"Whokill" by Tune-Yards on iTunes

11 Songs

EDITORS’ NOTES

Digging hard grooves out of spindly, spare arrangements, this batch of tunes is responsible for getting more genteel, bearded, indie-rockers onto their feet than a “FREE BEER” bar sign might. Garbus uses her unusual, gymnastic voice as an instrument, her twitters, chirps and bold howls looped along with drum and percussion parts, and layered in West African-flavored polyrhythms (Garbus has lived in Kenya, where she taught singing). “My Country” opens Whokill with a vibrant explosion of colorful sounds, the hollow whomp of a floor tom and a surprise, metallic cartwheel of a keyboard note joined by (surprise again) freewheeling saxophones. The ukulele that was so ubiquitous on her Bird Brains debut only makes scattered appearances here; Whokill serves up exuberant, white-hot energy, pouring forth from jazzy horns and bass, clattering percussion, and brick-hard rhythms ... not to mention, of course, Garbus’ show-stopping vocals. The improved production here may put some people off, but we think it only adds to the power of the music, and the urge to dance. What are you waiting for?

EDITORS’ NOTES

Digging hard grooves out of spindly, spare arrangements, this batch of tunes is responsible for getting more genteel, bearded, indie-rockers onto their feet than a “FREE BEER” bar sign might. Garbus uses her unusual, gymnastic voice as an instrument, her twitters, chirps and bold howls looped along with drum and percussion parts, and layered in West African-flavored polyrhythms (Garbus has lived in Kenya, where she taught singing). “My Country” opens Whokill with a vibrant explosion of colorful sounds, the hollow whomp of a floor tom and a surprise, metallic cartwheel of a keyboard note joined by (surprise again) freewheeling saxophones. The ukulele that was so ubiquitous on her Bird Brains debut only makes scattered appearances here; Whokill serves up exuberant, white-hot energy, pouring forth from jazzy horns and bass, clattering percussion, and brick-hard rhythms ... not to mention, of course, Garbus’ show-stopping vocals. The improved production here may put some people off, but we think it only adds to the power of the music, and the urge to dance. What are you waiting for?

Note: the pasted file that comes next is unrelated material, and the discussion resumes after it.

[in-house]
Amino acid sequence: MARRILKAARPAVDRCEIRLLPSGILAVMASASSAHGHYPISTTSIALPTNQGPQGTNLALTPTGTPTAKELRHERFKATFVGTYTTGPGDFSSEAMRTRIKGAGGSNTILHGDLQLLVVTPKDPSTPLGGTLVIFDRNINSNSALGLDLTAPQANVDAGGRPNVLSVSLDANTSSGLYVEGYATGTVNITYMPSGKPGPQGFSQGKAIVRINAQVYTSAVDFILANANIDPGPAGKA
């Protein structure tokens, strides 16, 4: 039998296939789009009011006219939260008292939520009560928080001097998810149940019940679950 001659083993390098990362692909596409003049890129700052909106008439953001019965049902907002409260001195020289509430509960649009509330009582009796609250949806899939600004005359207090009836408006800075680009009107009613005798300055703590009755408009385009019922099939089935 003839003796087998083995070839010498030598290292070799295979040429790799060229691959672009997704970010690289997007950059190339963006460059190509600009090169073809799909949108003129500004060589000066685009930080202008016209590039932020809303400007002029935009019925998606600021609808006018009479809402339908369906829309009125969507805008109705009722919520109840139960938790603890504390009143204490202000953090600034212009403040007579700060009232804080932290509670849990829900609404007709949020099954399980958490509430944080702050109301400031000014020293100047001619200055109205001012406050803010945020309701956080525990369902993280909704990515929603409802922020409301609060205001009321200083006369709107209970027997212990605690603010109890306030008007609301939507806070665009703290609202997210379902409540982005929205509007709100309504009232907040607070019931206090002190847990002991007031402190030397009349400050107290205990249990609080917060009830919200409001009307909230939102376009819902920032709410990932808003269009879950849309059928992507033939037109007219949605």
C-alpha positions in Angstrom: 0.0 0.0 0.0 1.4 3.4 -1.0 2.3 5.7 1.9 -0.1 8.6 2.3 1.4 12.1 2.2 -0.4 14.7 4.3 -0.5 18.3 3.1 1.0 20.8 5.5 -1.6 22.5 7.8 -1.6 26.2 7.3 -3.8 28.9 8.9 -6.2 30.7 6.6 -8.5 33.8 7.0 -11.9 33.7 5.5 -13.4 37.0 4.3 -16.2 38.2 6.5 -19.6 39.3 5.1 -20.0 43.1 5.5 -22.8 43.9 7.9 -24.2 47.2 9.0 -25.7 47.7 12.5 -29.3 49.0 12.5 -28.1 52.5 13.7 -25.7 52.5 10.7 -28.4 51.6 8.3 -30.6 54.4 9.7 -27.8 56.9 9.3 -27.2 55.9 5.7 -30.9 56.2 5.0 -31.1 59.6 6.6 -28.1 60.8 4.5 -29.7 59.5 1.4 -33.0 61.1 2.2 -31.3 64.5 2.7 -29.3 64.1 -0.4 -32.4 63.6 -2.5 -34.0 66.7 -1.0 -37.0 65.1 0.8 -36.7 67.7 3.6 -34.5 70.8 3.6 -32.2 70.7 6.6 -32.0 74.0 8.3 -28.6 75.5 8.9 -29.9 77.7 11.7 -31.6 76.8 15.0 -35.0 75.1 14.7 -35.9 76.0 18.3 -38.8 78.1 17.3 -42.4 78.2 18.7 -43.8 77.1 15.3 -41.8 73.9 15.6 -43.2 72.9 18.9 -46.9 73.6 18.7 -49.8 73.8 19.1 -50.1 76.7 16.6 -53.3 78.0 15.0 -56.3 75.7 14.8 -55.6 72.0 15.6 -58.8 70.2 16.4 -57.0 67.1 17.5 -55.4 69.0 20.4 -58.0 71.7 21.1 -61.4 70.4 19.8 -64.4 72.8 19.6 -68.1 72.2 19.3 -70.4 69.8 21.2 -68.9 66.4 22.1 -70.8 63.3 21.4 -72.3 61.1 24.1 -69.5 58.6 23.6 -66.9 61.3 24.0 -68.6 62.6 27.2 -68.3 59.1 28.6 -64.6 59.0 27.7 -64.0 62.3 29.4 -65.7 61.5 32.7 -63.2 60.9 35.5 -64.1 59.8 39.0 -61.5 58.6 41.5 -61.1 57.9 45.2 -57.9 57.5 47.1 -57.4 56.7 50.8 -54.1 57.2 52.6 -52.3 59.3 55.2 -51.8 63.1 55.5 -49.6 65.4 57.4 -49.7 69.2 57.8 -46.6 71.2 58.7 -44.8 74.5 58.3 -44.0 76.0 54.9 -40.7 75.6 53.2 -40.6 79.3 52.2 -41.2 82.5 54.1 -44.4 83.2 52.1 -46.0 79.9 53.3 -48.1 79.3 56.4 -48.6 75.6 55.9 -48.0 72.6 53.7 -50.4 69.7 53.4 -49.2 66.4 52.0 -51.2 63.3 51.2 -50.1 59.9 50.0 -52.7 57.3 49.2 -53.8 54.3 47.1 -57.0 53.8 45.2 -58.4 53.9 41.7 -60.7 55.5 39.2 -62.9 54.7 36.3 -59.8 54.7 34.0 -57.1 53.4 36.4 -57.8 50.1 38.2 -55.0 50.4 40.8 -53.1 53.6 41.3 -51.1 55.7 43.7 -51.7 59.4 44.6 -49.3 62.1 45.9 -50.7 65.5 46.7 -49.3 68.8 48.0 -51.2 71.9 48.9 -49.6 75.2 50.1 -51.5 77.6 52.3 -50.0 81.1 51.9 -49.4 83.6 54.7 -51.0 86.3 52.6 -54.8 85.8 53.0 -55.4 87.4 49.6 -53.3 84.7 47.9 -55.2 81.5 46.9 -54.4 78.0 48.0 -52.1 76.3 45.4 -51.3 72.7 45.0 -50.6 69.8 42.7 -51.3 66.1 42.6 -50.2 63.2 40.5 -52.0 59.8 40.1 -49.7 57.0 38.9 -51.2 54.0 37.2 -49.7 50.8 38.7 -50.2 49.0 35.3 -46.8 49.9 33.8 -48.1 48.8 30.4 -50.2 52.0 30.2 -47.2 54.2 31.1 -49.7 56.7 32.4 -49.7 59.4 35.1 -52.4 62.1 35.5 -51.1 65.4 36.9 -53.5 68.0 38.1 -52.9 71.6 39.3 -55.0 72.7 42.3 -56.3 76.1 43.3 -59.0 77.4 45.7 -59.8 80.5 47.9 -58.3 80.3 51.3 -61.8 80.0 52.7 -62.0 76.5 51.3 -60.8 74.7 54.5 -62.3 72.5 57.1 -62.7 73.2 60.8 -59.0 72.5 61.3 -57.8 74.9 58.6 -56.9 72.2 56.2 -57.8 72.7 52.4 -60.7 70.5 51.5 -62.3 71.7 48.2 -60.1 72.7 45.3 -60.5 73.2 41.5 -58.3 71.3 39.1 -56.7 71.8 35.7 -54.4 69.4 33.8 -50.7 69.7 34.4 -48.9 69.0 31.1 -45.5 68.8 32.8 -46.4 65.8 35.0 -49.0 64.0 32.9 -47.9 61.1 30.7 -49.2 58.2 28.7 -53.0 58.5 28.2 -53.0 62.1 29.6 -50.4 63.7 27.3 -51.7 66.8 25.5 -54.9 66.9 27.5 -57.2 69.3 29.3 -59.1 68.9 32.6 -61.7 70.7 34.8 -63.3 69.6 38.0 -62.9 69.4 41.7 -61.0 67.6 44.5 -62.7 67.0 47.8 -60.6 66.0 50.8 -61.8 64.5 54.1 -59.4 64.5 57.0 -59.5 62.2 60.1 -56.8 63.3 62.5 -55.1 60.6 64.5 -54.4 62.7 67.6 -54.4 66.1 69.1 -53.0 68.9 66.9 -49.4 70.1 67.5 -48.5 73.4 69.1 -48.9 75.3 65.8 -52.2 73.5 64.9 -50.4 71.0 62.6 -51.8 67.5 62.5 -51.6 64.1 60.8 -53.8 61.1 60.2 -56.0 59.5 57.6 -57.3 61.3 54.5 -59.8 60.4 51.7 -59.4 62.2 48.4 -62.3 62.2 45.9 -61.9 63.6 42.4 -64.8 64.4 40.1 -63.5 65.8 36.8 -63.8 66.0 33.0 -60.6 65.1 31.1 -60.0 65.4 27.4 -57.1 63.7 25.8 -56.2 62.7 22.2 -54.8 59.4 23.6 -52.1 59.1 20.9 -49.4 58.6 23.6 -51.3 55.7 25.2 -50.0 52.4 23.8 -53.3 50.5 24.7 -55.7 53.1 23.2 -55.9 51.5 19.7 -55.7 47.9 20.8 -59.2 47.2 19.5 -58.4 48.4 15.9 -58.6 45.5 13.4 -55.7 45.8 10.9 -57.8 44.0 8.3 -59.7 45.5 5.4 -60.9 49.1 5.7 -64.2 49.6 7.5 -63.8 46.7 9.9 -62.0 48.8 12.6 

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Customer Reviews

4.5 out of 5

262 Ratings

what

connor O,

Merril really hit it on this record. She is really a talent and I saw it in her live performance after bird brains and whokill proves her genius of looping and overall mixing of all different types of music genres. Whokill is one of the best albums of 2011 so far and look out for this live performance it's great just great all the timmee!

Album of the Year?

RollingStoner25,

A meticulously crafted interpretation of a beautiful mess. Throw M.I.A., Santagold, and Florence + the Machine into a blender (figuratively, of course), then add a couple tablespoons of "afro-electronic rhythm & blues"...mix well & enjoy!

About Tune-Yards

Beginning as the lo-fi experimental folk project of Merrill Garbus (also of the noisy indie pop band Sister Suvi) tUnE-yArDs fuses indie-pop and global elements into uniquely vibrant music. Garbus began writing and performing under the tUnE-yArDs moniker in 2006, using a digital voice recorder and shareware mixing software to assemble her homespun patchwork of found sounds, field recordings, ukulele, unusual percussion and surprisingly soulful vocals. It took Garbus two years to craft debut album, Bird-Brains, which she offered it as a pay-what-you-want download on the tUnE-yArDs website. Thanks to frequent touring with artists like Thao and positive buzz from music blogs, Garbus sold over $1,000 worth of copies of the album. In spring 2009, Marriage Records released the album on vinyl; that summer 4AD reissued it in a special screen-printed version before releasing a widely distributed CD version of Bird-Brains that fall, coinciding with a tour opening for the Dirty Projectors. For 2011's W H O K I L L, Garbus added bassist Nate Brenner to the fold and ventured into a professional studio for a more polished but still wide-ranging sound. The album earned widespread critical acclaim and topped The Village Voice's annual Pazz and Jop poll of music critics. Early in 2013, Garbus returned with tUnE-yArDs as Yoko, a single that saw her covering and remixing two of of Yoko Ono's songs to benefit the Rockaway Waterfront Alliance, one of the charities helping those affected by Hurricane Sandy. When she began work on the third tUnE-yArDs album, Garbus changed her approach: A trip to Haiti helped provide inspiration, and collaborations with producers Malay and John Hill -- better known for their work with Big Boi and M.I.A. among others -- gave 2014's Nikki Nack an even more eclectic and accessible feel. ~ Heather Phares

  • BORN
    1979

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